ETHICAL THINKING.......Real People Discuss Real Issues Message Board › What makes us cruel?
|A former member||
I'm guessing one of the studies discussed in Smith's book is the famous one in which experimental subjects were told by men in white coats carrying clipboards to deliver increasingly severe electrical shocks to a person they could see through a window, who mimed feeling severe pain. Practically everyone obeyed the men in the white coats, right to the bitter end. It seems that, for most people, authority trumps compassion. I've always wondered what I would have done if I had been one of the experimental subjects. I like to think I would have refused to shock anyone, but how can I know? Most people would probably like to think the same thing. A perfect example of this kind of thinking is Ayn Rand's contention that the ambitious and bright members of society who are destined to rise to the top of the power pyramid will instinctively do what's best for everyone.
I wonder, now, how the subjects in that experiment felt about their behavior after they read about the experiment's real purpose and the results. Surely at least some of them felt ashamed. Did what they learned about themselves affect their lives? Was it moral or ethical of the experimenters to put their subjects through the experiment?
We are all flawed human beings. As we strive (and sometimes fail) to treat others with compassion, I think we also need to treat ourselves with compassion. I hope that's part of the message of Smith's book. Perhaps by avoiding the situations in which we're most likely to dehumanize others, we can be more consistently compassionate. Every time I fly, the flight attendant explains the importance, in an emergency, of putting on one's own oxygen mask before helping someone else. It's a good guide to life, I think. When I left my ex-husband, I knew my decision caused him a lot of pain. That was the only part of my decision that caused me pain. I was starving for oxygen, and I had to leave. I did that for myself, but I remain convinced it was the best thing I could have done for him, too. He still doesn't think so. But if I had stayed, the anger and resentment that was eating me up from the inside would have started chewing him up pretty soon, too, if it wasn't already (probably it was). I don't feel angry or resentful about him any more, and that's a good thing - for both of us, I hope.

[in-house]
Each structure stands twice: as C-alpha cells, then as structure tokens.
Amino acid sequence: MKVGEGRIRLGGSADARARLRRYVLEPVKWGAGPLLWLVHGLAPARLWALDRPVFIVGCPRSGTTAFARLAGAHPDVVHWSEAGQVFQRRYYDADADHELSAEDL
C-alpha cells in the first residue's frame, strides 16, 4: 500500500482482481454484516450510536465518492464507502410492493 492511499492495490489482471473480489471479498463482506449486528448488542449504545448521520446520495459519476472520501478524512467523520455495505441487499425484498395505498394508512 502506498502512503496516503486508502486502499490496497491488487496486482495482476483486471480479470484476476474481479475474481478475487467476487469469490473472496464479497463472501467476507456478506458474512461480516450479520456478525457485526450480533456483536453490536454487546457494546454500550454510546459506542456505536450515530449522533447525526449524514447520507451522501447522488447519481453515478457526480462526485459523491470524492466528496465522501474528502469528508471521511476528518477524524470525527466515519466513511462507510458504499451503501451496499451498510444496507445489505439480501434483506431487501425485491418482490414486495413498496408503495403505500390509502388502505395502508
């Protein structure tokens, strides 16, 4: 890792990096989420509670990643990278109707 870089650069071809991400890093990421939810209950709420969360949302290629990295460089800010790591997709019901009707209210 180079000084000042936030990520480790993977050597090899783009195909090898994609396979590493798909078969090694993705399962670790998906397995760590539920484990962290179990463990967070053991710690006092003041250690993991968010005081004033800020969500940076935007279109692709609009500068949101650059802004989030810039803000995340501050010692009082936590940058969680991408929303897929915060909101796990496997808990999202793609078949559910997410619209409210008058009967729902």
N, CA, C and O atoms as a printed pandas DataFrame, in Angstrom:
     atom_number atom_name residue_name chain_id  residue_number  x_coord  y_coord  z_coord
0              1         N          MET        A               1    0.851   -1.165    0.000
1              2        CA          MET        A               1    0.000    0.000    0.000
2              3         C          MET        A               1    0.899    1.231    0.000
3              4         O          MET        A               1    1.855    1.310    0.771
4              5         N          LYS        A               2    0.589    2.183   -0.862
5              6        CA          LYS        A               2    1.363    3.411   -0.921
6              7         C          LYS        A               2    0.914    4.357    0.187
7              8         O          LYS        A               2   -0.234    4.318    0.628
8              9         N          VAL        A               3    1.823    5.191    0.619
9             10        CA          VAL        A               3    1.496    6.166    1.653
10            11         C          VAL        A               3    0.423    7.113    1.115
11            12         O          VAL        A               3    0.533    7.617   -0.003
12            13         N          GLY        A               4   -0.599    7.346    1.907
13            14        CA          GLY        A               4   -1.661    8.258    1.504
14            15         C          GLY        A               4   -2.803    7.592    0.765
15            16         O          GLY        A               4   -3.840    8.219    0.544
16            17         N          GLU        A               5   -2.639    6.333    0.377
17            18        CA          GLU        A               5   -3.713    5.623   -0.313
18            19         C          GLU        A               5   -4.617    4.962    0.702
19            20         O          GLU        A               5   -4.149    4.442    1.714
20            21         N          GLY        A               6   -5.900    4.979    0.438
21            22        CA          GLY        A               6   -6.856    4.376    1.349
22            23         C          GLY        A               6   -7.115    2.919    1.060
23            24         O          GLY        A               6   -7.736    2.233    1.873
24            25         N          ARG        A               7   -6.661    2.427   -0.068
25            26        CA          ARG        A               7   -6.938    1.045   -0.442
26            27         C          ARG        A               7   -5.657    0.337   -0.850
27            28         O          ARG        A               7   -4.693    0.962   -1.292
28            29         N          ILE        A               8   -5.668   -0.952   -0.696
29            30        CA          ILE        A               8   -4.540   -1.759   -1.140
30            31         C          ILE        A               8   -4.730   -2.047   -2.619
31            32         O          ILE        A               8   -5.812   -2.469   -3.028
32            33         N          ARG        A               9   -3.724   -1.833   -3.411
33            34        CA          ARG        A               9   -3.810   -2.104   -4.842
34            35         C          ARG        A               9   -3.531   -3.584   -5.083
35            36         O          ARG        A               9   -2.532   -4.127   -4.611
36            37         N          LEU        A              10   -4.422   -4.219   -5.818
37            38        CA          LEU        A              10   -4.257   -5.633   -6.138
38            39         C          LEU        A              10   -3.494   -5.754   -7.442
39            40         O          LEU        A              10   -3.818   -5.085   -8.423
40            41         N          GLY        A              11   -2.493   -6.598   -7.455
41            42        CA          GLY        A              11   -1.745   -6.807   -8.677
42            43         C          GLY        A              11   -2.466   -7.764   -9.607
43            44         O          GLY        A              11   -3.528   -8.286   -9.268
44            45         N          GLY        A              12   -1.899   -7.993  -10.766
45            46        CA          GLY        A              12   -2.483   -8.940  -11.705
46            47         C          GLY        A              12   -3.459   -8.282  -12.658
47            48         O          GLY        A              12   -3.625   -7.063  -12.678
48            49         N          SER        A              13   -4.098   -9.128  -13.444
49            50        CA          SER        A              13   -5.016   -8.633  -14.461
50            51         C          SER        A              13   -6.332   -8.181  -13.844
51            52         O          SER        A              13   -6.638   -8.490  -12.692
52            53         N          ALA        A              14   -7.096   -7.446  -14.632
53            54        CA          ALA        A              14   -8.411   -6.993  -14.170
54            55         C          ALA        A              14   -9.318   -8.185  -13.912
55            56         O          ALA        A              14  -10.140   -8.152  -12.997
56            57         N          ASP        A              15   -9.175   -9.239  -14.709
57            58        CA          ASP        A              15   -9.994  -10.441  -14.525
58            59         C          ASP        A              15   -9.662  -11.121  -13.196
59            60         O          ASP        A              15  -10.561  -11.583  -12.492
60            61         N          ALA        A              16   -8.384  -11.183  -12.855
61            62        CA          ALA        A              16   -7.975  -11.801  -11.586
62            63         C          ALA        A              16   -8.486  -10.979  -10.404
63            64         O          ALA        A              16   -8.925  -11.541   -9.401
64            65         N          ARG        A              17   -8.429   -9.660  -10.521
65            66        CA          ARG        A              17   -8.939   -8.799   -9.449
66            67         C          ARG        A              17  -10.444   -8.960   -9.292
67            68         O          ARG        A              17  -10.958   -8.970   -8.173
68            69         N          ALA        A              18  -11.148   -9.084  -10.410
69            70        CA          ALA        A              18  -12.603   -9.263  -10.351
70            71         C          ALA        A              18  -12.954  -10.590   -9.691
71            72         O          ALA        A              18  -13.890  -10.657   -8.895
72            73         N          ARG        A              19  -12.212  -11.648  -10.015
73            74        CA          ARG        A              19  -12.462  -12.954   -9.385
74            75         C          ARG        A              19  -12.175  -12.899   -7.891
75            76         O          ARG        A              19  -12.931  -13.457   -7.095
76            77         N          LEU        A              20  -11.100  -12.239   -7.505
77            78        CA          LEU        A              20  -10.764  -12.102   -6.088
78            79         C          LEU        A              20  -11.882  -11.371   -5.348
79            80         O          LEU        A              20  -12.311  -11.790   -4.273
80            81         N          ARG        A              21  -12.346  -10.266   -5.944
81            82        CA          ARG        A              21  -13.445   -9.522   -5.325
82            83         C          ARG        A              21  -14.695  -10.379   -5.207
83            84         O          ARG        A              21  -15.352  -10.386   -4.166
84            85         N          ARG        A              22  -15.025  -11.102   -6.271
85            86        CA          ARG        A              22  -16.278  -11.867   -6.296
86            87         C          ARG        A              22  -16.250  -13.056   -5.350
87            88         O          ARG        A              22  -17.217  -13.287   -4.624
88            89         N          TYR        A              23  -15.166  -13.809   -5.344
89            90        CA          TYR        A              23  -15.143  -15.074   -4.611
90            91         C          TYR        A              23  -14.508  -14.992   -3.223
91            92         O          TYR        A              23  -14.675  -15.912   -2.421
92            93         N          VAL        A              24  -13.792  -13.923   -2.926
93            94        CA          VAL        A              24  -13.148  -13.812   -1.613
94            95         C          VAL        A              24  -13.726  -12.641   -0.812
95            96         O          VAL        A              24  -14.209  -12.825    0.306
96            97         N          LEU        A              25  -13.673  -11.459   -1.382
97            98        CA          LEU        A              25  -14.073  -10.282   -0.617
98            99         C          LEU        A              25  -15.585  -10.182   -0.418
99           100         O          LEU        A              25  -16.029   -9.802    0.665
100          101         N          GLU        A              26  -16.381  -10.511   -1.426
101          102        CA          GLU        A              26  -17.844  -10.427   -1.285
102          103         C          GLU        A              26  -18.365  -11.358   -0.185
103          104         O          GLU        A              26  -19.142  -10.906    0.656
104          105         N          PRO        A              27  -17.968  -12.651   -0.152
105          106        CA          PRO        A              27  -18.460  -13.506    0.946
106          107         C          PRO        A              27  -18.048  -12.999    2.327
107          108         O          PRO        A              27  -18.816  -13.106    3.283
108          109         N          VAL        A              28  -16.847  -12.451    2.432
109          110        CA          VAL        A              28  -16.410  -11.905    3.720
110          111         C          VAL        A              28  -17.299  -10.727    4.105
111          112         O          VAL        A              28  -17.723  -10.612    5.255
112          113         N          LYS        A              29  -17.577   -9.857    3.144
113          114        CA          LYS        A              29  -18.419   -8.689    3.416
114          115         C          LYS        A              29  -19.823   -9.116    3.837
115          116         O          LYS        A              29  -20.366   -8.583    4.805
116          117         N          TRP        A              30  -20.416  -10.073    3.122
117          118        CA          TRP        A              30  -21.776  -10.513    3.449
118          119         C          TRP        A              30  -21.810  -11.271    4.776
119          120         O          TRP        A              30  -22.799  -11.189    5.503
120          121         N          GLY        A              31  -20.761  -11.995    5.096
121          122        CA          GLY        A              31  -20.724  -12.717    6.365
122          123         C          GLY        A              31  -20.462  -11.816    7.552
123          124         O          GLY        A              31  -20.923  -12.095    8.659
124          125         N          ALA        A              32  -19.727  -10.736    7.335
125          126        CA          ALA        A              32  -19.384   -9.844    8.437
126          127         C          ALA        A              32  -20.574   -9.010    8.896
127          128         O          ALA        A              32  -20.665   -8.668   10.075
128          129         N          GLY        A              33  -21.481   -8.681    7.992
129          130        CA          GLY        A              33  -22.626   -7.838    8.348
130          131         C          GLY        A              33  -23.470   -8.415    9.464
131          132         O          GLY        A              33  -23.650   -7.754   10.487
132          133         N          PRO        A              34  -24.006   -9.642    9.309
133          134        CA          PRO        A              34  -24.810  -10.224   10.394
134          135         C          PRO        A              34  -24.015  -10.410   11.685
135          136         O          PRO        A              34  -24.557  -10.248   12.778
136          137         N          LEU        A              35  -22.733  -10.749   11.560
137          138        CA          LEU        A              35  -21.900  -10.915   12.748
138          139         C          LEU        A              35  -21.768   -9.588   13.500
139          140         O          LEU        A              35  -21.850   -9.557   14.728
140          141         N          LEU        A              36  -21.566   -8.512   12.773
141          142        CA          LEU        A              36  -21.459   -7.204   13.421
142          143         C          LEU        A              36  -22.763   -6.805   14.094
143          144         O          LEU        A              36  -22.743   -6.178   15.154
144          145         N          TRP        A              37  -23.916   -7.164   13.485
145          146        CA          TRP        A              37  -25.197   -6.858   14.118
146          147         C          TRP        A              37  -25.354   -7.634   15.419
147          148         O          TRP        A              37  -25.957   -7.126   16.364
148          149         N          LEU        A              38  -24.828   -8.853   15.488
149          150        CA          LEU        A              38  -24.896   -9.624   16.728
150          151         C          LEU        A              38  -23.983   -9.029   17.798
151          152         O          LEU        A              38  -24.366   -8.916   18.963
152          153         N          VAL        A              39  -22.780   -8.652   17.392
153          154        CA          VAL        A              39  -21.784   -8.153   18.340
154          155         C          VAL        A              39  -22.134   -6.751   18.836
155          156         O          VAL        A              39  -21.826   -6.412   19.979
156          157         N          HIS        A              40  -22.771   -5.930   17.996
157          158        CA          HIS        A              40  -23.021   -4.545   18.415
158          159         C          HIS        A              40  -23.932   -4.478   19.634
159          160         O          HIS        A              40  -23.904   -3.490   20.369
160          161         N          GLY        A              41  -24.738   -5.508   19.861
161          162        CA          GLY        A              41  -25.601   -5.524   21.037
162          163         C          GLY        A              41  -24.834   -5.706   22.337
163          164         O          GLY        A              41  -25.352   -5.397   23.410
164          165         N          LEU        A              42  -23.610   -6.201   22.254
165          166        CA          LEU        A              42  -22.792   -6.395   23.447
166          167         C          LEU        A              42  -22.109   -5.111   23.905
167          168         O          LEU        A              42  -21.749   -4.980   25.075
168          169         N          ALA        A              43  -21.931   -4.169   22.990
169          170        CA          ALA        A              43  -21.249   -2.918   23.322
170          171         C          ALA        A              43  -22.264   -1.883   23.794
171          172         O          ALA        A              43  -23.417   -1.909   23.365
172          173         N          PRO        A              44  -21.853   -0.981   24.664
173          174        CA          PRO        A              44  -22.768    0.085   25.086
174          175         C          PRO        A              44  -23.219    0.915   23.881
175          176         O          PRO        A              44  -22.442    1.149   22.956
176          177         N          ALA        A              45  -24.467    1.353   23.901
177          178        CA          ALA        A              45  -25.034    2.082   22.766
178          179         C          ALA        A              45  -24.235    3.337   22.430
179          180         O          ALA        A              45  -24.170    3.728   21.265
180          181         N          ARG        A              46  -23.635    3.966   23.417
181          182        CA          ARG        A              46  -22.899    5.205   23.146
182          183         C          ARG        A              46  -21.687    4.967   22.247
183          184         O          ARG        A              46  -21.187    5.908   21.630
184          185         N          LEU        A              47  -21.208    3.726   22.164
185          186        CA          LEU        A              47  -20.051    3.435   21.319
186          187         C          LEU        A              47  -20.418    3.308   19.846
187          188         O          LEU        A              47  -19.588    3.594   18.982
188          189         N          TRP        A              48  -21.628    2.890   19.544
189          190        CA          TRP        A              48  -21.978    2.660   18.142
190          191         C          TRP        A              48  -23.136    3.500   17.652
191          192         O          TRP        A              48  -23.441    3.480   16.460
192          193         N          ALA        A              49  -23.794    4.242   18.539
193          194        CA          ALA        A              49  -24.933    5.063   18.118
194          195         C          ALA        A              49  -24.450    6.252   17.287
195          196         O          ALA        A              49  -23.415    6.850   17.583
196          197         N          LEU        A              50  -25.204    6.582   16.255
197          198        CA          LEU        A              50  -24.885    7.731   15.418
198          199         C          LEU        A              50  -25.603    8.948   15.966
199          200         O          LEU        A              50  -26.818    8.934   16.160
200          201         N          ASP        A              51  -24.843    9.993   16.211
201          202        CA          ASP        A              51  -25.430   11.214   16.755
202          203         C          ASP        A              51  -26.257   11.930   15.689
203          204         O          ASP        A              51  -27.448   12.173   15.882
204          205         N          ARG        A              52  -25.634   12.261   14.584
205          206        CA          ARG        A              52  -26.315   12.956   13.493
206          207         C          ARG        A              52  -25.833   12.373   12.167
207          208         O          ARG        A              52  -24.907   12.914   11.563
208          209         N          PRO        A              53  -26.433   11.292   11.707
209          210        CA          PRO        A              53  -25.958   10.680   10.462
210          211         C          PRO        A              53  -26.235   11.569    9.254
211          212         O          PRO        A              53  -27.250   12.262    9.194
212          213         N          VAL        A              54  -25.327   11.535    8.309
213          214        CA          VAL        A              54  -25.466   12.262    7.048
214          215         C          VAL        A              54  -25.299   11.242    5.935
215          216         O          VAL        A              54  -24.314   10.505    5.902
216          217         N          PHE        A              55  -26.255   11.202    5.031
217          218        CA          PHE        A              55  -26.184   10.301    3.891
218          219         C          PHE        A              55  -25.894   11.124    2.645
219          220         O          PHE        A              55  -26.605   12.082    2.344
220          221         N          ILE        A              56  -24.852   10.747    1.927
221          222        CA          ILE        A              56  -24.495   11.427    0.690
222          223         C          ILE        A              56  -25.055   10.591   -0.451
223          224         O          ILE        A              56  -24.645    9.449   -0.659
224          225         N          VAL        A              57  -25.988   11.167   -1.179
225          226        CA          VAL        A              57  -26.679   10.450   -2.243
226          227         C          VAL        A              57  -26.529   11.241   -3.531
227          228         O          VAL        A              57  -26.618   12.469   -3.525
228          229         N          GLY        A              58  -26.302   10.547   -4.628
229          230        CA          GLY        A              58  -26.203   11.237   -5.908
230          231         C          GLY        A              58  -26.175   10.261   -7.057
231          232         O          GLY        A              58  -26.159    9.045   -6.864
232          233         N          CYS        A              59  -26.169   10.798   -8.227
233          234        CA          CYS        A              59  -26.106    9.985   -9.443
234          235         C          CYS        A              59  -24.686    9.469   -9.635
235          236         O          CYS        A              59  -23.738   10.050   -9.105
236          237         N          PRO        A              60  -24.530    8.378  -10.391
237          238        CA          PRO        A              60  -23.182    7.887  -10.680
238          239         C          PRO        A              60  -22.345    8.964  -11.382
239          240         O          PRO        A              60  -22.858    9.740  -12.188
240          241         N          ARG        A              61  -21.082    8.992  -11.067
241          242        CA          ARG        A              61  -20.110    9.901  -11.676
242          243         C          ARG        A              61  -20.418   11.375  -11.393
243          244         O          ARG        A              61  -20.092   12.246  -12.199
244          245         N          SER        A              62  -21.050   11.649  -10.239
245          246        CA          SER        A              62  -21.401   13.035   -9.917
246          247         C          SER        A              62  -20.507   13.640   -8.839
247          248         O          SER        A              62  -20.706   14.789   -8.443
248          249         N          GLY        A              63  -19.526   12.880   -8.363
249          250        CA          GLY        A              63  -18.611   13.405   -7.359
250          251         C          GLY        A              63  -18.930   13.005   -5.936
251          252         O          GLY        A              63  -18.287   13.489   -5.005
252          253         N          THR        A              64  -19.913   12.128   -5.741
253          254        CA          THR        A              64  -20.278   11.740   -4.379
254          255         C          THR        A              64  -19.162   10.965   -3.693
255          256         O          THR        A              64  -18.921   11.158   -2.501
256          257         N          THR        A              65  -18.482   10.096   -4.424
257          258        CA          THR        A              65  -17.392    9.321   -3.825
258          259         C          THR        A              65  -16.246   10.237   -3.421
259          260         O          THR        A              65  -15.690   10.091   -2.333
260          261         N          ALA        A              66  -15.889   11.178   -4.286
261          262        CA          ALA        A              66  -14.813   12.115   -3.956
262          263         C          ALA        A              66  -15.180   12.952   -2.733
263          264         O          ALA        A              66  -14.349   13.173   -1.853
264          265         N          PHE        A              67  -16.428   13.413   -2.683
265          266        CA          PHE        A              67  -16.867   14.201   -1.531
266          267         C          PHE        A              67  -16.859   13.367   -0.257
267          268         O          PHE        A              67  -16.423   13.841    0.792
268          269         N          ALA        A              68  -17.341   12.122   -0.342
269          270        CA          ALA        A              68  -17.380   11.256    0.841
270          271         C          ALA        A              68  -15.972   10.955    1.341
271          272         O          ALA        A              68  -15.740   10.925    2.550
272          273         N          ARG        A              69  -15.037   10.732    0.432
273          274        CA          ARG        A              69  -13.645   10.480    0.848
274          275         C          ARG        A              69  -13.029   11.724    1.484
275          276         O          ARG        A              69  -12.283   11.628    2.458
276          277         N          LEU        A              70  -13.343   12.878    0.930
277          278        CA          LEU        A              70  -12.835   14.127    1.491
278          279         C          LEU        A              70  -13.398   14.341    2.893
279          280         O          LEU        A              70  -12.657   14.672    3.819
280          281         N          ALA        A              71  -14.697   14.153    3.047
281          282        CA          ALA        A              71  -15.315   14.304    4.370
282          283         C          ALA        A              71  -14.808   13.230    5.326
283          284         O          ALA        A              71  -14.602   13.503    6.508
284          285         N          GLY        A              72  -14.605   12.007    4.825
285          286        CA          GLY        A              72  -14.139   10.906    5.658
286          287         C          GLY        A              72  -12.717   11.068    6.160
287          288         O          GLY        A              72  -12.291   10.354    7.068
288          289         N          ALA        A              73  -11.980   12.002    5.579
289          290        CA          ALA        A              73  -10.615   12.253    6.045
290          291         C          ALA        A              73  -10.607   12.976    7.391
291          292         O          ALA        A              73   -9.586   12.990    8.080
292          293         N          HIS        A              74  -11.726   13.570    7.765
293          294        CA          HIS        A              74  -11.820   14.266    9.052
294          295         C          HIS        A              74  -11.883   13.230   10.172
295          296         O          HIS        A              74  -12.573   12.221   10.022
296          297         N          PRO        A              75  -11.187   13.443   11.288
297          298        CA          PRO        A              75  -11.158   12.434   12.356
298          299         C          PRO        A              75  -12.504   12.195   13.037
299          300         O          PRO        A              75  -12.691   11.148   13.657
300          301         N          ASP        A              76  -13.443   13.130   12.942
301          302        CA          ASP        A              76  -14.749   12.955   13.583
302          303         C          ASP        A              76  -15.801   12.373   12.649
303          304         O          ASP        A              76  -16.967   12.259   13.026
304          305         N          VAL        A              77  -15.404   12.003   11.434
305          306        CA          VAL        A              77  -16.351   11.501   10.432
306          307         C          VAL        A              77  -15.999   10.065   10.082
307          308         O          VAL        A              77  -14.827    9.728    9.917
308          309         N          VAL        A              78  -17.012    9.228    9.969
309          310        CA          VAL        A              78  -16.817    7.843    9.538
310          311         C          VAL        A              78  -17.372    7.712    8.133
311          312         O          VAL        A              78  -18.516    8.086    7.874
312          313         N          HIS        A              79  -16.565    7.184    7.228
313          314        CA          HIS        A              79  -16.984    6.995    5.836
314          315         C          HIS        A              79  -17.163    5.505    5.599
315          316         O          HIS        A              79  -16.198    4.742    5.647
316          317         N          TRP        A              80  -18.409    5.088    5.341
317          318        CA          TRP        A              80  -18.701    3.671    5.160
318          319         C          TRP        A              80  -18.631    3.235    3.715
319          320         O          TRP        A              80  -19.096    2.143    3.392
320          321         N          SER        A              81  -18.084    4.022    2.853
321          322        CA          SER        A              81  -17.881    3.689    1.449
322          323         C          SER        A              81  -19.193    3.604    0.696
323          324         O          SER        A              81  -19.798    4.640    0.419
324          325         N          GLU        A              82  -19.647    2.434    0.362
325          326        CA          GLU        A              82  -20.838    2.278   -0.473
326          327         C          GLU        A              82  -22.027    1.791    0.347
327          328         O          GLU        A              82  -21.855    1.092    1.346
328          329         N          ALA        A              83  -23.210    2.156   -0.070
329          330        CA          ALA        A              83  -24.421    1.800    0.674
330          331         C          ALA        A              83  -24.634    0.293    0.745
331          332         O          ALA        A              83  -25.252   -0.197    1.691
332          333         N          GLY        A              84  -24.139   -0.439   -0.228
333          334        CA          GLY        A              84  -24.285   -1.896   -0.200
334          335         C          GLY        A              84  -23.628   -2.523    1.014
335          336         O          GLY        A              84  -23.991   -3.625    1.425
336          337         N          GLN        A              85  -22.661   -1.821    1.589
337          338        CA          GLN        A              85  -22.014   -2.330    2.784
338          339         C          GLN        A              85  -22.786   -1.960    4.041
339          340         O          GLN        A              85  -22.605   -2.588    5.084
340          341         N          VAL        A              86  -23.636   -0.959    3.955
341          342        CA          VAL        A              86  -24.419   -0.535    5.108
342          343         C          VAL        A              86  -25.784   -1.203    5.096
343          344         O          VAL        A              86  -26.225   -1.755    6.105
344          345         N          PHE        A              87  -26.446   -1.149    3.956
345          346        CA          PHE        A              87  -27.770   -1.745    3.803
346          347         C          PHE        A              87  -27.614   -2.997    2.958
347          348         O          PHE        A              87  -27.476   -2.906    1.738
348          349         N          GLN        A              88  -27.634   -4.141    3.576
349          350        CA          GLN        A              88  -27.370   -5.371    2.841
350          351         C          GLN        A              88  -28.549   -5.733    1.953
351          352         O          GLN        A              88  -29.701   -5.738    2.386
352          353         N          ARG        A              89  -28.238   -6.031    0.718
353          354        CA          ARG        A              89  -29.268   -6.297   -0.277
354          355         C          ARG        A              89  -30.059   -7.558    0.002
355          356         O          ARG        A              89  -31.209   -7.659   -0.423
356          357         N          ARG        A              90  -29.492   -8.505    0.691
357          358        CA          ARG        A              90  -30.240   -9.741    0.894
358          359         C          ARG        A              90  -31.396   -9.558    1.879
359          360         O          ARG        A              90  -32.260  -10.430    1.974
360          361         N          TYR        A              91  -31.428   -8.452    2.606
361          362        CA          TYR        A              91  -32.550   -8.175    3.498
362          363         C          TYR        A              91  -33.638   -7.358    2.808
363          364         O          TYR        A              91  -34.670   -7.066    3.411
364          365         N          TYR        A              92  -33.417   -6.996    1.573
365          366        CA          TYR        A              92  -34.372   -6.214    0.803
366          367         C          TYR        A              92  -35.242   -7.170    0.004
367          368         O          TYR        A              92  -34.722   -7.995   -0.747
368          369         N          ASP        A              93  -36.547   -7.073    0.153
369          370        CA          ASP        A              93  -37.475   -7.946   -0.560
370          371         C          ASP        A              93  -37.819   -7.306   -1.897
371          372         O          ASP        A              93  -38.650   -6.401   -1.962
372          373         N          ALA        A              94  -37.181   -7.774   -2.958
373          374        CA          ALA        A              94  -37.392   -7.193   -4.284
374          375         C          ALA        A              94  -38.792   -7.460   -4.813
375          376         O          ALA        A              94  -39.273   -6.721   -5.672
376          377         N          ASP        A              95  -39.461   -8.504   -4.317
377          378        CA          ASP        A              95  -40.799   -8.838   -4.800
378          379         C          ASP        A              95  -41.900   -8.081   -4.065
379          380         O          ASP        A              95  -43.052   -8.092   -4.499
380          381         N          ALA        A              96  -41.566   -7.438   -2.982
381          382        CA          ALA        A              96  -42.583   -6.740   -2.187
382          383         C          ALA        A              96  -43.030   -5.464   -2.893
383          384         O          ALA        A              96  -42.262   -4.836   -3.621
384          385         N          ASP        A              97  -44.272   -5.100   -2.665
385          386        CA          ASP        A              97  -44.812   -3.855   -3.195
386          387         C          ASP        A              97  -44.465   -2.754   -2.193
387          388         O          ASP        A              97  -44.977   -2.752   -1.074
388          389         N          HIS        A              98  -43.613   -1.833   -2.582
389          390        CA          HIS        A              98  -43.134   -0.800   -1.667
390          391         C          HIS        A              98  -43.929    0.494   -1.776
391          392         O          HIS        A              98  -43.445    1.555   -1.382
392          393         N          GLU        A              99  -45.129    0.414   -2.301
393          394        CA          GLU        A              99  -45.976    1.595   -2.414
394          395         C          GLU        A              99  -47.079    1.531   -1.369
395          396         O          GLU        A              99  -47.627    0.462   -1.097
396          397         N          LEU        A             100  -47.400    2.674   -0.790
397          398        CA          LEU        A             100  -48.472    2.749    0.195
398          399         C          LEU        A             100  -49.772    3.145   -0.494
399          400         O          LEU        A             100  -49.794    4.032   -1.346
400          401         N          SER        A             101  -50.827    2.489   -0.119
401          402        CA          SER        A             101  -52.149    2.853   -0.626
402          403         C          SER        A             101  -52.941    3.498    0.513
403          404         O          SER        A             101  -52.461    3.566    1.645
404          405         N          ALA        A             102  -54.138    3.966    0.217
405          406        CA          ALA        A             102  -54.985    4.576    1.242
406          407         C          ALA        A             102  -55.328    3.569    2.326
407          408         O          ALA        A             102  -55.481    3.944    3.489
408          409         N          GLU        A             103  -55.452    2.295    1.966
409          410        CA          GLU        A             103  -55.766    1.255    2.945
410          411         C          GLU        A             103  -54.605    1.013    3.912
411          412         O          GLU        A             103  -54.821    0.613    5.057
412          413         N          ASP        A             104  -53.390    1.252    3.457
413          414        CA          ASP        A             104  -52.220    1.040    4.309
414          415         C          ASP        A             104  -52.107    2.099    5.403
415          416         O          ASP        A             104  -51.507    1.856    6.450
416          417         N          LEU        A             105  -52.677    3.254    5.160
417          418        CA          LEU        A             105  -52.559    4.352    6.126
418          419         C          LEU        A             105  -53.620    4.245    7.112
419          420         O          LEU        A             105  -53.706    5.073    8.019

Maybe if we humans could exercise enough compassion for ourselves, we would be less susceptible to the sheeplike following of authority against our better judgment? Maybe if we are too lacking in compassion for ourselves, we fall into a state in which we can't properly see how to extend it to others? I don't know. But compassion is something quite different from indulgence, and I do think we ought to treat ourselves at least as kindly and thoughtfully as we hope to treat others, if only for the practice.